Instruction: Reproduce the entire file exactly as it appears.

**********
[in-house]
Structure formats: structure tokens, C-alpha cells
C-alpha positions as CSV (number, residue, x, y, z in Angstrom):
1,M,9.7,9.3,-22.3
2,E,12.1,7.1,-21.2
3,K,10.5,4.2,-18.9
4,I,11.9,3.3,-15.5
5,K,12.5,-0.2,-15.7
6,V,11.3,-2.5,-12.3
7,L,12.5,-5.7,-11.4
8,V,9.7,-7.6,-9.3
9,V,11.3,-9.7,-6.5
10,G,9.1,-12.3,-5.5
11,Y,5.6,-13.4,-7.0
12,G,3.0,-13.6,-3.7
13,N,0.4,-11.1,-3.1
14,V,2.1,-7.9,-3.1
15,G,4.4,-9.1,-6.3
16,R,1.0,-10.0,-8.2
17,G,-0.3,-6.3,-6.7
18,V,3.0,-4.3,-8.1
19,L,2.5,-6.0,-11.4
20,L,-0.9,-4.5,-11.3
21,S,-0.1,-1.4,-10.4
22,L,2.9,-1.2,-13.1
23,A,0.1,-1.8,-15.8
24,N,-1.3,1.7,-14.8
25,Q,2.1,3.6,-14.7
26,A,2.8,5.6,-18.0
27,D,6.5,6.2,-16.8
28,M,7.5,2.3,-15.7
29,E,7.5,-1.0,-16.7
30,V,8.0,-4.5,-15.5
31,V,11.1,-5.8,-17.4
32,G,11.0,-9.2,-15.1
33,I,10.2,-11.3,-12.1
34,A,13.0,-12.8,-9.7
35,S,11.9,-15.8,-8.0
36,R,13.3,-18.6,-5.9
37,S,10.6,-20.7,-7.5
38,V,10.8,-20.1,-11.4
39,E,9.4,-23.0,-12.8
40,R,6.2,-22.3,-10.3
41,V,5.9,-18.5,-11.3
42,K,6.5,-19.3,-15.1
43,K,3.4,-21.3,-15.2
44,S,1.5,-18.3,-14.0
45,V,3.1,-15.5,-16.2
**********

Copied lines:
[in-house]
Structure formats: structure tokens, C-alpha cells
C-alpha positions as CSV (number, residue, x, y, z in Angstrom):
1,M,9.7,9.3,-22.3
2,E,12.1,7.1,-21.2
3,K,10.5,4.2,-18.9
4,I,11.9,3.3,-15.5
5,K,12.5,-0.2,-15.7
6,V,11.3,-2.5,-12.3
7,L,12.5,-5.7,-11.4
8,V,9.7,-7.6,-9.3
9,V,11.3,-9.7,-6.5
10,G,9.1,-12.3,-5.5
11,Y,5.6,-13.4,-7.0
12,G,3.0,-13.6,-3.7
13,N,0.4,-11.1,-3.1
14,V,2.1,-7.9,-3.1
15,G,4.4,-9.1,-6.3
16,R,1.0,-10.0,-8.2
17,G,-0.3,-6.3,-6.7
18,V,3.0,-4.3,-8.1
19,L,2.5,-6.0,-11.4
20,L,-0.9,-4.5,-11.3
21,S,-0.1,-1.4,-10.4
22,L,2.9,-1.2,-13.1
23,A,0.1,-1.8,-15.8
24,N,-1.3,1.7,-14.8
25,Q,2.1,3.6,-14.7
26,A,2.8,5.6,-18.0
27,D,6.5,6.2,-16.8
28,M,7.5,2.3,-15.7
29,E,7.5,-1.0,-16.7
30,V,8.0,-4.5,-15.5
31,V,11.1,-5.8,-17.4
32,G,11.0,-9.2,-15.1
33,I,10.2,-11.3,-12.1
34,A,13.0,-12.8,-9.7
35,S,11.9,-15.8,-8.0
36,R,13.3,-18.6,-5.9
37,S,10.6,-20.7,-7.5
38,V,10.8,-20.1,-11.4
39,E,9.4,-23.0,-12.8
40,R,6.2,-22.3,-10.3
41,V,5.9,-18.5,-11.3
42,K,6.5,-19.3,-15.1
43,K,3.4,-21.3,-15.2
44,S,1.5,-18.3,-14.0
45,V,3.1,-15.5,-16.2